It's commonly known that non Kohanim shouldn't look at a kohens hands during Birchas Kohanim. What is the source for this?
The well known joke, they say that one gets blind in one eye by looking. So what happens the third time one looks when he has no eyes left– patientNov 1, 2018 at 10:15
This idea is brought down in Shulchan Aruch Orach Chaim 128:23:
בשעה שהכהנים מברכים העם לא יביטו ולא יסיחו דעתם אלא יהיו עיניהם כלפי מטה כמו שעומד בתפלה והעם יכוונו לברכה ויהיו פניהם כנגד פני הכהנים ולא יסתכלו בהם: הגה וגם הכהנים לא יסתכלו בידיהם על כן נהגו לשלשל הטלית על פניהם וידיהם חוץ לטלית ויש מקומות שנהגו שידיהם בפנים מן הטלית שלא יסתכלו העם בהם (ב"י): At the time that the kohanim bless the congregation, they should not glance [around] nor get distracted; rather, their eyes should face downward in the same way one stands in prayer. The congregation should be attentive to the blessing, and their faces should face the kohanim, but they should not stare at them. [Ram"a: And the kohanim should also not stare at their own hands; therefore, it is customary for them to wrap their tallis on their faces and keep their hands outside the tallis. And there are some places where they have the custom that their hands are kept within the tallis, so that the congregation does not stare at them (Bet Yosef).]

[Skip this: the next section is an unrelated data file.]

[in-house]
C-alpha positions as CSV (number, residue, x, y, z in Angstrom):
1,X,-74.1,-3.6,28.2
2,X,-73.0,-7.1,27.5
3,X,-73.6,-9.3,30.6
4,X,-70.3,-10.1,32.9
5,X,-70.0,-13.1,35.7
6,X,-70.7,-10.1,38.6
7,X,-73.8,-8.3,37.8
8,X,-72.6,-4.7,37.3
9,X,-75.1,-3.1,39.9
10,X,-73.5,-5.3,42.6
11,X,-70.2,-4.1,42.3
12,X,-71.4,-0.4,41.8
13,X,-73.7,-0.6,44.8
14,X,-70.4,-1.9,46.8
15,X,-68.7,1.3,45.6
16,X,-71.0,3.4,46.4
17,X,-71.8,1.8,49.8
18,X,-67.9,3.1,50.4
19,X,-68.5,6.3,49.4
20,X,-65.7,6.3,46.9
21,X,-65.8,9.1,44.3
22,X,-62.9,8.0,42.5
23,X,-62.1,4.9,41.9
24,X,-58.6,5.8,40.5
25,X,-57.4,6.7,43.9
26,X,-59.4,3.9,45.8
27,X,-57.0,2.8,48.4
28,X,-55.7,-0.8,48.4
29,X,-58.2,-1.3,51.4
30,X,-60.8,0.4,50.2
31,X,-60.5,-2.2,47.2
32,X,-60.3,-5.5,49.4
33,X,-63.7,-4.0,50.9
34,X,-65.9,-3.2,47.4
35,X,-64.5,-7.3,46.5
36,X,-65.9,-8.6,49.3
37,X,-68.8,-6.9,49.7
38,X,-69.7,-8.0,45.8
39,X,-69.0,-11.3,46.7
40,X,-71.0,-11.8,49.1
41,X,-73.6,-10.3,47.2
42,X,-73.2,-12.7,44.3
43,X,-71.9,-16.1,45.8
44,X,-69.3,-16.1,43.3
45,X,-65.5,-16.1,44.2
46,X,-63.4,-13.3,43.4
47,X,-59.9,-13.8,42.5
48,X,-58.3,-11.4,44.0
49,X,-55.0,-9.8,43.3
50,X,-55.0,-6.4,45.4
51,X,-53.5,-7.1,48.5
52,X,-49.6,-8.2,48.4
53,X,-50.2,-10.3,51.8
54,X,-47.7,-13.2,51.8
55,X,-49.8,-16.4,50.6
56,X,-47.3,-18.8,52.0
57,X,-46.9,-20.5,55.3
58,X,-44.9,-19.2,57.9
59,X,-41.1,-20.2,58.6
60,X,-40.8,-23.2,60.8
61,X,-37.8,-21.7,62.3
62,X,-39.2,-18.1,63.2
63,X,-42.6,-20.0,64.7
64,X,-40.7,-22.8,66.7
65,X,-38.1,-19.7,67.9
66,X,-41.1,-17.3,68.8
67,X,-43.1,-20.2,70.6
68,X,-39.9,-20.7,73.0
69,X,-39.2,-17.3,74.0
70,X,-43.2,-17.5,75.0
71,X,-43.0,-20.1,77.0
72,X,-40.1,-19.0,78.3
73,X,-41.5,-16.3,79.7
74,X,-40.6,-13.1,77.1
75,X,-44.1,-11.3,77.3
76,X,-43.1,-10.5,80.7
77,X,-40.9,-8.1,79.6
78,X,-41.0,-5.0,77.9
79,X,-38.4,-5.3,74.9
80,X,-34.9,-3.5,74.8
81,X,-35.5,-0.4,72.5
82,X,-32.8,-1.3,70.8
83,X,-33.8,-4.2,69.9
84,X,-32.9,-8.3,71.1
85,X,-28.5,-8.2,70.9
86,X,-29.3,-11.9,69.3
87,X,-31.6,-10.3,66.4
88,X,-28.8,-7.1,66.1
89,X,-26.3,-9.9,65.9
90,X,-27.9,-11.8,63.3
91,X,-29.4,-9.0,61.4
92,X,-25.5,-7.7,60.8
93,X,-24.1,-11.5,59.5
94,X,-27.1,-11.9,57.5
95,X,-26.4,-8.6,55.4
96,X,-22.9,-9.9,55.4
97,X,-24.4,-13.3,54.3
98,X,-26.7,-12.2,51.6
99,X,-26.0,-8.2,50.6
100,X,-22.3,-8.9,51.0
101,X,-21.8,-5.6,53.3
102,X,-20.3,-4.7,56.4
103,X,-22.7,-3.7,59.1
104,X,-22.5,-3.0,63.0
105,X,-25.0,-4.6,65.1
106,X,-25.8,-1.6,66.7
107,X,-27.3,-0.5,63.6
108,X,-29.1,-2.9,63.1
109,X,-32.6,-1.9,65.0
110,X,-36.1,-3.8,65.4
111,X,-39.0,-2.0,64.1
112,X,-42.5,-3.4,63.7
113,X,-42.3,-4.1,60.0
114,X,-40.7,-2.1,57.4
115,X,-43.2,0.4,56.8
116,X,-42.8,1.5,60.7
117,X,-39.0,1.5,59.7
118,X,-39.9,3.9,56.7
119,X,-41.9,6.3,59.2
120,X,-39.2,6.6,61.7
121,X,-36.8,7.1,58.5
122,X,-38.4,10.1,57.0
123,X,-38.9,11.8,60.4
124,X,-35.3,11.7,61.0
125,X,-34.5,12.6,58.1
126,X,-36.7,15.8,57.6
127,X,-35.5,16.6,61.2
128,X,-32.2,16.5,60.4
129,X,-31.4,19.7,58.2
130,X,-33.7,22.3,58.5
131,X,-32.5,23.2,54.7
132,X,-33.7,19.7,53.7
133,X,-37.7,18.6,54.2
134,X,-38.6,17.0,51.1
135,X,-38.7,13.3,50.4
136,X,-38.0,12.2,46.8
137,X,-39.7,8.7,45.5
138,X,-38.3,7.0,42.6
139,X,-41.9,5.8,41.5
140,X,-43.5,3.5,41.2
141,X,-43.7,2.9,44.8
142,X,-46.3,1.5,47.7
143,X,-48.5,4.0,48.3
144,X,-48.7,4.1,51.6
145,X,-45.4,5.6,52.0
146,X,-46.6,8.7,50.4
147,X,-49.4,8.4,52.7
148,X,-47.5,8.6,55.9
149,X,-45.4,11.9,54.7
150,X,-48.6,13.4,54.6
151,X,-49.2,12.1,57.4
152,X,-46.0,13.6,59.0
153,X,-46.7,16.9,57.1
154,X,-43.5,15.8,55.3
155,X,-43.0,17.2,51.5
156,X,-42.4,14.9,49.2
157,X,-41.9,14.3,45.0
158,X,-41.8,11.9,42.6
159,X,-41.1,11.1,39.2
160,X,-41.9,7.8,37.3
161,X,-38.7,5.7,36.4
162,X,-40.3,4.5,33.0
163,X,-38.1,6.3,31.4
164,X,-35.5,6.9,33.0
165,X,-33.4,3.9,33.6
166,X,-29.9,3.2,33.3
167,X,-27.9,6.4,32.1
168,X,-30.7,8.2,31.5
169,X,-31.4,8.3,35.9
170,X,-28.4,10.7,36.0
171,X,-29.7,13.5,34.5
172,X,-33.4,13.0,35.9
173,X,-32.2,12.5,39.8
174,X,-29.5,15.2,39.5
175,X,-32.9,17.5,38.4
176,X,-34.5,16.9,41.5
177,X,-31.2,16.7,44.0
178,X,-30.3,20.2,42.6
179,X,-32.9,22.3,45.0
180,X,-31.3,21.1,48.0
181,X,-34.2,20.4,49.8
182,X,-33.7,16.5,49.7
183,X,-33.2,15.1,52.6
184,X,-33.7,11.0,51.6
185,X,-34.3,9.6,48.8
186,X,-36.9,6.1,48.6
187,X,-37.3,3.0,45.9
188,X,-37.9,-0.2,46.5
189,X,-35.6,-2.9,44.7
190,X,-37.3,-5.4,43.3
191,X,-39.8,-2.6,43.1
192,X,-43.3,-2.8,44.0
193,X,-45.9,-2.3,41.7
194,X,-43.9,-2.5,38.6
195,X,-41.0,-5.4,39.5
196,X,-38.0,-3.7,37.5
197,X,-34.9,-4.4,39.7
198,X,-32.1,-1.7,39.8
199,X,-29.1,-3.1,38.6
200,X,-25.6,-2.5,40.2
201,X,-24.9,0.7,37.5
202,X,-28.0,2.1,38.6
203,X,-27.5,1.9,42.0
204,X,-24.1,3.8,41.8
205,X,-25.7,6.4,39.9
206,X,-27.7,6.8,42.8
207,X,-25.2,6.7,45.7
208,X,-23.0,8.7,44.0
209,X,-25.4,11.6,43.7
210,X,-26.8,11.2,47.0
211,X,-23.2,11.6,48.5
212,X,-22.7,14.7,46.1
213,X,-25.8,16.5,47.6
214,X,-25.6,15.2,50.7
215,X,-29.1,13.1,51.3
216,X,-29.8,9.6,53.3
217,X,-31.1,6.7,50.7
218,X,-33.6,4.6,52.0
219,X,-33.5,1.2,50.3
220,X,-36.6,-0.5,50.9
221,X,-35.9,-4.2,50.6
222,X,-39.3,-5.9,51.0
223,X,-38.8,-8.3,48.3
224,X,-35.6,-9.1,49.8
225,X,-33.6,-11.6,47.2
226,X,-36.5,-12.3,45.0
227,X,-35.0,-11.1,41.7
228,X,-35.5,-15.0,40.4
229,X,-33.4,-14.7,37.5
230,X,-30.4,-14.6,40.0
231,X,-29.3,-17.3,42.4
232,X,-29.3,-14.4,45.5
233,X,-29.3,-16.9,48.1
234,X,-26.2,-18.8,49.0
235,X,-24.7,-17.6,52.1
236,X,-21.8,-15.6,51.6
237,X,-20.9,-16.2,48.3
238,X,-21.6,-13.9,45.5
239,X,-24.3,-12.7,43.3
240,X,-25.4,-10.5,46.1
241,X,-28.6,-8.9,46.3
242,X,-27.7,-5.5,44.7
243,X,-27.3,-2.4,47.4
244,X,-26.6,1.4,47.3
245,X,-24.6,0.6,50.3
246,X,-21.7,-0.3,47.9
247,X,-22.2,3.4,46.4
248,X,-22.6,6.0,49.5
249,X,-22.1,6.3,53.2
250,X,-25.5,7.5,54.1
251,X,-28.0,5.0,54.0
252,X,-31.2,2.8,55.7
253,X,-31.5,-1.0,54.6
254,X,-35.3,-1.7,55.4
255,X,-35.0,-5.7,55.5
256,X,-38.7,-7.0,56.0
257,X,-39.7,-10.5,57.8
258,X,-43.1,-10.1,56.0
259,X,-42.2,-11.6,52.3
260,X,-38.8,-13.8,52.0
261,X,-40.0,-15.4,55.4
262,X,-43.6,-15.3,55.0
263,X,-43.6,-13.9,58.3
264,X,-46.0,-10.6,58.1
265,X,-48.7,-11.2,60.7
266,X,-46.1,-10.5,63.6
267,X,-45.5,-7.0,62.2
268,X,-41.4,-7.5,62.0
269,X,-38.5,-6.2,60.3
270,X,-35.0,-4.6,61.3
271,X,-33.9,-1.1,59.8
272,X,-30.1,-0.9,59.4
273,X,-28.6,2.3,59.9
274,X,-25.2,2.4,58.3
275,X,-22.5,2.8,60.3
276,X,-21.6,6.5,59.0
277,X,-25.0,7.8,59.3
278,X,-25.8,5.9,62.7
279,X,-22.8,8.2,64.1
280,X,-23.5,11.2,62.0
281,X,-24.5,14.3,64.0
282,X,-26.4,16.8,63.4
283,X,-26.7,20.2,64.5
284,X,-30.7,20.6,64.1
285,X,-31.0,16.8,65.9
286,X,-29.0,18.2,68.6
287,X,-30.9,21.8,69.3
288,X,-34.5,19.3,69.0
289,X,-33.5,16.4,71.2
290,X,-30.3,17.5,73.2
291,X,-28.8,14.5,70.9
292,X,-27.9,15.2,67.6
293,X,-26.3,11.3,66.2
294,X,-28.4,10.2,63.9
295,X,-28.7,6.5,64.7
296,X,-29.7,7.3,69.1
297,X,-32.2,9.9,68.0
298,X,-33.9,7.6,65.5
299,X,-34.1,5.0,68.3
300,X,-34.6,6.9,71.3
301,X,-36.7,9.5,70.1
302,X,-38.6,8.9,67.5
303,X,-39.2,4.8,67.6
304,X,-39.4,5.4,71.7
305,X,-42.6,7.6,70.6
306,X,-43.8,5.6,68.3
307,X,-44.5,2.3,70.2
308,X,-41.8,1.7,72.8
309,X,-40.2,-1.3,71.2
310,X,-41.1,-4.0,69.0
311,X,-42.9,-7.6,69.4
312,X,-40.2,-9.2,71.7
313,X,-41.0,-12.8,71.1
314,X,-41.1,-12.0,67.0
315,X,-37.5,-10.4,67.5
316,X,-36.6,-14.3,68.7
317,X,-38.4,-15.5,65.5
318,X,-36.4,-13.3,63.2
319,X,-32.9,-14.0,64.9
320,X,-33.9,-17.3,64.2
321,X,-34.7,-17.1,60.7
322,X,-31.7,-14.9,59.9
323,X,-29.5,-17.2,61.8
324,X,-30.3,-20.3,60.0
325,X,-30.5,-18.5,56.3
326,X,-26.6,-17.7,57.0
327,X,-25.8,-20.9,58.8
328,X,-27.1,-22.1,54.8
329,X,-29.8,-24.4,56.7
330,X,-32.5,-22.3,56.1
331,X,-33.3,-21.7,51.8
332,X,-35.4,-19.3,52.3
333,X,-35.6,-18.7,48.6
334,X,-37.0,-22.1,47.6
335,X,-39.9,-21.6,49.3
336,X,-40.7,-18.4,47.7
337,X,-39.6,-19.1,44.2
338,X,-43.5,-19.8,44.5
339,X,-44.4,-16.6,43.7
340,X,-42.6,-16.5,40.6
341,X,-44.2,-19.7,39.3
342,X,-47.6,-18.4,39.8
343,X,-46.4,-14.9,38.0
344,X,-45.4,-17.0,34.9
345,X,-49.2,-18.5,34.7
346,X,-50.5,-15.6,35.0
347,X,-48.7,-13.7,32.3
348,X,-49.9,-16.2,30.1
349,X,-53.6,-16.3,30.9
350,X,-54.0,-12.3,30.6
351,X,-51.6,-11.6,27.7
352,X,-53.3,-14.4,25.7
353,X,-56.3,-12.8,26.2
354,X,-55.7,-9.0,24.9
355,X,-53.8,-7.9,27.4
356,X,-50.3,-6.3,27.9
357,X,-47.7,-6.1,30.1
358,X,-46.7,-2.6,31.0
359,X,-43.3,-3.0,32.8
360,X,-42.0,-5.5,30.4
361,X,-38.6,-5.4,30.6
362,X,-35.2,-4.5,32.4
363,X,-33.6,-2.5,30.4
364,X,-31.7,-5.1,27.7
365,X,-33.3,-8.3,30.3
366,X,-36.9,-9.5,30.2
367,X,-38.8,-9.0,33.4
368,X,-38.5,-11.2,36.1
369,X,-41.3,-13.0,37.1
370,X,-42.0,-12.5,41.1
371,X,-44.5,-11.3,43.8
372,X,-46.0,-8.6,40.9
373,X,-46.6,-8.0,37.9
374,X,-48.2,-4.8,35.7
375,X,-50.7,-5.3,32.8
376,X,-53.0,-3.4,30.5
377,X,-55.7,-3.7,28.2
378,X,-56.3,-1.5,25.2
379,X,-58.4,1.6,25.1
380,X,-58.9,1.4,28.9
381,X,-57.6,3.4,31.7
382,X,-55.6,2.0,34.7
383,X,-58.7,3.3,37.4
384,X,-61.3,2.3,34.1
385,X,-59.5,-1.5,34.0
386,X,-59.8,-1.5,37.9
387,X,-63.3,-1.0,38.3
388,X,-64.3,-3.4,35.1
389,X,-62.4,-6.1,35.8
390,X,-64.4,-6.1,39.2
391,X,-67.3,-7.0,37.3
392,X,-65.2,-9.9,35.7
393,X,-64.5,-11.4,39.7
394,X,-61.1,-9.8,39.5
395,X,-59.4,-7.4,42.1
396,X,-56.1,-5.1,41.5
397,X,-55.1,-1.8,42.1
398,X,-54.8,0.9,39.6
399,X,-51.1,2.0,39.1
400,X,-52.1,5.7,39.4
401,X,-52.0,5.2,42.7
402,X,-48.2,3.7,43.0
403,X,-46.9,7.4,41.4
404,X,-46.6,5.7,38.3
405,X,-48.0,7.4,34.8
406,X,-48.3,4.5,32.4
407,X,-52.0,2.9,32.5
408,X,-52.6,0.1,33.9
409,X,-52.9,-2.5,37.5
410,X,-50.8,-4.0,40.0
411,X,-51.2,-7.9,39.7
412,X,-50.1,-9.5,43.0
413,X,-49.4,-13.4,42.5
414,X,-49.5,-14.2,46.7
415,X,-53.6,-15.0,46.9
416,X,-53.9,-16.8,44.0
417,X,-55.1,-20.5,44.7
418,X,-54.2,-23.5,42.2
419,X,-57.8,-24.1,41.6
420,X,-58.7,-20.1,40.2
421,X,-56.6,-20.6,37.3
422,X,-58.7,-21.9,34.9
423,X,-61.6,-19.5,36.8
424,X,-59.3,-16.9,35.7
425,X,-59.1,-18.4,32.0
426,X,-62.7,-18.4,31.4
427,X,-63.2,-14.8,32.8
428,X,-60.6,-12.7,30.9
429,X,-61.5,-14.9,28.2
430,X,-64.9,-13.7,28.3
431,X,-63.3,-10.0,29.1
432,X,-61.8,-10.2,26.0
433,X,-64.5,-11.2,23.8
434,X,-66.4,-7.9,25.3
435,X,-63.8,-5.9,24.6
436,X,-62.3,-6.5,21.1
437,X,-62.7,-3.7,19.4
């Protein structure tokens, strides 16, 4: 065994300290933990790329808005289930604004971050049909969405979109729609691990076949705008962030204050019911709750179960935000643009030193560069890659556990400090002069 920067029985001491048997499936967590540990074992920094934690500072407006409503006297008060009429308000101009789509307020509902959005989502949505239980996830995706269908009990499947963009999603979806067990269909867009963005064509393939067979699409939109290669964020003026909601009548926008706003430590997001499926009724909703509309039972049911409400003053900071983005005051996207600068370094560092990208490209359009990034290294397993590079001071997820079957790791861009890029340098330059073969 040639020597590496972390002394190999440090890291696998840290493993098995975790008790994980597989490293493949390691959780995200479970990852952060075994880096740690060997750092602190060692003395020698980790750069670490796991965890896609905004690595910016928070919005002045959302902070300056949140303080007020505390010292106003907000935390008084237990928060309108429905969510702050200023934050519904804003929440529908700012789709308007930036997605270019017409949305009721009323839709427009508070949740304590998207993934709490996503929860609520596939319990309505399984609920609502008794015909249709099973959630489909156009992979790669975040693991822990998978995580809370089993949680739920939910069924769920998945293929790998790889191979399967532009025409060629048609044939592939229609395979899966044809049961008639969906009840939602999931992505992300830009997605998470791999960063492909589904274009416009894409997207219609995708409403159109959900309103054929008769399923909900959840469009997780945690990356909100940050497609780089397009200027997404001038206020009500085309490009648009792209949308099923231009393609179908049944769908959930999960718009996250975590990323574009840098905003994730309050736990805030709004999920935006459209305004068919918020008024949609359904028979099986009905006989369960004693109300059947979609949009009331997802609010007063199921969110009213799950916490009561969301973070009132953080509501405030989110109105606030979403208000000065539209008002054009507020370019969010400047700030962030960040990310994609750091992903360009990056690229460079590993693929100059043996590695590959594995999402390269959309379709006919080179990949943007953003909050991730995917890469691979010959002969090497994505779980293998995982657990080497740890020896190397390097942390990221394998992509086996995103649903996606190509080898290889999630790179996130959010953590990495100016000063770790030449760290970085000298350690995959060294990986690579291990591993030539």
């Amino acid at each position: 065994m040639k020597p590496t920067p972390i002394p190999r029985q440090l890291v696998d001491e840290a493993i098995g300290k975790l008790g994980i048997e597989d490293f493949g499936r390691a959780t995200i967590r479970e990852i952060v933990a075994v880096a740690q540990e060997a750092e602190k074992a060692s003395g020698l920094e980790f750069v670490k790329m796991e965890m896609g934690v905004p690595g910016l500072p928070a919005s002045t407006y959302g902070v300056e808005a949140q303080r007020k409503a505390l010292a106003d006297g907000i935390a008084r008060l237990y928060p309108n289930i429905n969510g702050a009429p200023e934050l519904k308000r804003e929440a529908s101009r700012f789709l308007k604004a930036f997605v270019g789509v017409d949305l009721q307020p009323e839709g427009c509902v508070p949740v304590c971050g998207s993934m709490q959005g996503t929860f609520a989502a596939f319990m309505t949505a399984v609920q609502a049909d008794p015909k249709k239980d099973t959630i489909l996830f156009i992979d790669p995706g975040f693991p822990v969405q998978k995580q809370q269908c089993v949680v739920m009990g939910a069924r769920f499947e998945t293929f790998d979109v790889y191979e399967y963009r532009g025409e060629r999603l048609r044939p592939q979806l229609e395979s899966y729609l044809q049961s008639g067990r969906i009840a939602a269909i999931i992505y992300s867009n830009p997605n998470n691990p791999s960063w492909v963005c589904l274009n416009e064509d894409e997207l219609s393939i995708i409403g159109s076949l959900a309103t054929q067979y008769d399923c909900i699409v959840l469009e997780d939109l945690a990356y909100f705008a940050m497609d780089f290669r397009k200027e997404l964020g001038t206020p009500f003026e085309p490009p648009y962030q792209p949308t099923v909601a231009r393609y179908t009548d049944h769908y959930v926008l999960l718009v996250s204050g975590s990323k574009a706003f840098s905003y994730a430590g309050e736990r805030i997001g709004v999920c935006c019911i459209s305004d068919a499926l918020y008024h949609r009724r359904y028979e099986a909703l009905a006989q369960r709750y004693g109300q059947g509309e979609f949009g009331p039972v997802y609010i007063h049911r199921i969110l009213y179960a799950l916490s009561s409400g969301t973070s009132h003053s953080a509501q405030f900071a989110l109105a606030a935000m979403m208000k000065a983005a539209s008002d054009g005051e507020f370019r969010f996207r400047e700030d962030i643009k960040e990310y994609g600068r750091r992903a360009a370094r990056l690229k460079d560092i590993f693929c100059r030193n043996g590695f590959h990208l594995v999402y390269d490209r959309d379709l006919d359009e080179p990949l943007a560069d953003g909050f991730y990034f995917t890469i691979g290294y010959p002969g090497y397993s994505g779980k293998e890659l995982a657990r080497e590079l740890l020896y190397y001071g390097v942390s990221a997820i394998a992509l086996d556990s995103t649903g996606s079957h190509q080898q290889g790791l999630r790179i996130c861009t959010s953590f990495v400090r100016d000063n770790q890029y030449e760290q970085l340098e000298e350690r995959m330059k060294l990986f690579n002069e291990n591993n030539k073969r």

See the Mishnah Berurah (89) there who writes that there is no real prohibition to 'see' the Kohanim nowadays, but rather the prohibition is against 'staring' in a manner that distracts the listener. However, in the times of the Bais Hamikdash, it was prohibited to even look at the Kohanim during Birchas Kohanim, since Hashem's Shechinah was 'resting' on their hands at that time.
It doesn't say not to look at them. It says not to stare at them.– OrionNov 2, 2018 at 0:29
The Vilna Gaon holds that the kohanim duchen with their hands outside their talis Nov 6, 2018 at 22:13